An environmental monitoring program is an essential part of any successful landfill operation. Monitoring ensures that a landfill is functioning as it should, and that wastes do not migrate off-site or pose potential risks to nearby receptors. Regular environmental reporting ensures that operators comply with the regulations and approvals that govern them.
Landfill Technicians Brad Mullin and Rob Schwartz head the environmental monitoring program at the Newalta Stoney Creek Landfill in Ontario, Canada. With over 21 and 8 years experience, respectively, working for Newalta, they are involved in every aspect of the environmental sampling program at the 59-hectare landfill site. The landfill accepts non-hazardous solid wastes from industrial, commercial, and institutional sources, and has been in operation for approximately 18 years.
Regular groundwater sampling is a part of their environmental monitoring program. There are over 170 monitoring wells at the landfill, which are sampled quarterly. In order to keep up with their reporting requirements, a solution was required for some “hard-to-sample” wells. A number of options were looked at, but in the end, they decided to try Solinst Model 407 Bladder Pumps.
The Model 407 Bladder Pumps appealed to them, as they provide an option for low flow sampling – which they noted is a sampling protocol more commonly accepted by regulators, including the Ontario Ministry of the Environment. They are also familiar with Solinst products, having worked with different Solinst instruments in the past.
What is low flow sampling? Low flow sampling involves extracting groundwater at rates comparable to ambient groundwater flow (typically less than 500 ml/min), so that the drawdown of the water level is minimized, and the mixing of stagnant water with water from the screened intake area in a well is reduced, overall, providing a representative sample.
Initially, there was hesitation to try instrumentation that was new to them, but after visiting Solinst for hands-on training, Brad and Rob have become very comfortable with the equipment. Randy Blackburn, Product Manager with Solinst, demonstrated how to set-up and install the pumps, tubing, and wellhead, as well as how to operate the Solinst Model 464 Pump Control Unit. They were also shown how to simply calculate the amount of pressure and the drive/vent cycles required to retrieve a sample from a specific depth, at the ideal flow rate.
How does a Bladder Pump work? When a Bladder Pump is placed in well, water rises inside the bladder and sample tubing to static level. Compressed nitrogen or air is supplied to the pump via the drive tubing using a Control Unit. Pressure causes the bladder to compress and closes the bottom check valve, forcing water from the bladder into the sample tubing. During a vent cycle the pressure is released. The bladder returns to its initial state as water refills the pump, while the top check valve prevents water in the sample tubing from falling back into the bladder. Cycling the drive and vent provides water flow.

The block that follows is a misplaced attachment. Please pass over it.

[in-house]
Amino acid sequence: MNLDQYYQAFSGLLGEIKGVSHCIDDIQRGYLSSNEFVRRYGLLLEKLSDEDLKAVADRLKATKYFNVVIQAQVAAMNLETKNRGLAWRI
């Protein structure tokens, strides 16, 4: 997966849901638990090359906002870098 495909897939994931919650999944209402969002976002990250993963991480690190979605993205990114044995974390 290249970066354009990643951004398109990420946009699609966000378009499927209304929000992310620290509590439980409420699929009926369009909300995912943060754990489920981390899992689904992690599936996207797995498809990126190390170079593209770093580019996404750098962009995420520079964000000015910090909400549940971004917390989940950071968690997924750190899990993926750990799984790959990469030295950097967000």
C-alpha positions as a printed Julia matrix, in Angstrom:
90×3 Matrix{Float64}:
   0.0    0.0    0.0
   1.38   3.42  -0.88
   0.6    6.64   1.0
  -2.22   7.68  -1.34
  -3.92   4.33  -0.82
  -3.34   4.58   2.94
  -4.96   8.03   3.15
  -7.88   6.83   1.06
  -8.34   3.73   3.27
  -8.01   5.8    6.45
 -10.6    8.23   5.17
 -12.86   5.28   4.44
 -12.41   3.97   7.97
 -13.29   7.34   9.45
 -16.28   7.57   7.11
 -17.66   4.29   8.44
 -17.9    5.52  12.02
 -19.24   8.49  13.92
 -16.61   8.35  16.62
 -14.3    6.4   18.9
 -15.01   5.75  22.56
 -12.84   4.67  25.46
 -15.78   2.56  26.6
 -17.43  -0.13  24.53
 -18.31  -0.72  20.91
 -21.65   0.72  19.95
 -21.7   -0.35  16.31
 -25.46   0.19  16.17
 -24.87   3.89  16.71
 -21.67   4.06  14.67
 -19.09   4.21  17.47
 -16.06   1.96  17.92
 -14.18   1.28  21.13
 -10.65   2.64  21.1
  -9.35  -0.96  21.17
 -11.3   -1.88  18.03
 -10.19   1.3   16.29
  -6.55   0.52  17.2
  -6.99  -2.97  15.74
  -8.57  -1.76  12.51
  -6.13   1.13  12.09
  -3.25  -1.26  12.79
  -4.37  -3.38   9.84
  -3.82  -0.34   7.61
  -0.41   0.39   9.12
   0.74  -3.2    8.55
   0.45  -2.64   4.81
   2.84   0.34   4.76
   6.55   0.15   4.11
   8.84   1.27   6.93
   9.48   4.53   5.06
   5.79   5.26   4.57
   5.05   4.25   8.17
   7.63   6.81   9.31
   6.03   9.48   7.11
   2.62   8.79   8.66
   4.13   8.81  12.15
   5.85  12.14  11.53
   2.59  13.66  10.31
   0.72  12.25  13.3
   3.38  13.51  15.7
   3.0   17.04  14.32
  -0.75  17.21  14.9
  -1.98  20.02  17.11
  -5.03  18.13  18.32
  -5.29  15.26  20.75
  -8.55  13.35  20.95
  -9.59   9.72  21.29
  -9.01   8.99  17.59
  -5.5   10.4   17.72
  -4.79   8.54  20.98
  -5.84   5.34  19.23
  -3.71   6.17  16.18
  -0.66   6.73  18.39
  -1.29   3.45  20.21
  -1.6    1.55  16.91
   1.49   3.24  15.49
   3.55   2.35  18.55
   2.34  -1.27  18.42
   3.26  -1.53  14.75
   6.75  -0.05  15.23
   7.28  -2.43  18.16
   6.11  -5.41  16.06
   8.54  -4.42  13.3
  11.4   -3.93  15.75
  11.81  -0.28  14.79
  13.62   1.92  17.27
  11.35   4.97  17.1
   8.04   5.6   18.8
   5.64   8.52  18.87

They are very impressed with the service and quick turn-around of information and product that they were provided. In all, six 1.66″ diameter stainless steel Model 407 Bladder Pumps were purchased, along with dedicated wellheads for permanent installation of the pumps. A portable Model 464 Pump Control Unit and Solinst 12V Compressor were also purchased to operate the pumps.
The Bladder Pumps were installed in the field quickly and easily. They were able to install all six pumps themselves, with ease. Using a setup of spools, they lowered the drive and sample tubing, and the pump using a Kevlar support line, all at once to the desired depth. On average, the pumps are installed to a depth of 18 m.
Given that this site experiences cold weather and receives substantial snow, Brad made the choice to include a freeze protection option with the Solinst well caps.
A team of technicians at the landfill performed the installations and the initial sampling rounds, but since, they have found that one technician can just as easily do the pumping on their own. This has become a major advantage of the Bladder Pump setups.
The results of the first round of sampling, as part of their reporting requirements, came this July. Brad noted “the pumping was done without any hick-ups, resulting in good samples obtained by the Bladder Pumps. The lab that processed the samples are also pleased with the samples provided to them.”
“From installation to sampling, we are extremely happy with the Bladder Pumps,” says Brad, “the entire process has gone very smoothly, without issues.” With a section of the Stoney Creek Landfill being redeveloped as parkland, Brad and Rob are looking to add Solinst Bladder Pumps to more of their monitoring wells, especially to monitor in this critical location.
Solinst thanks Brad Mullin and Rob Schwartz of Newalta, for providing the details of their experience with Solinst Bladder Pumps.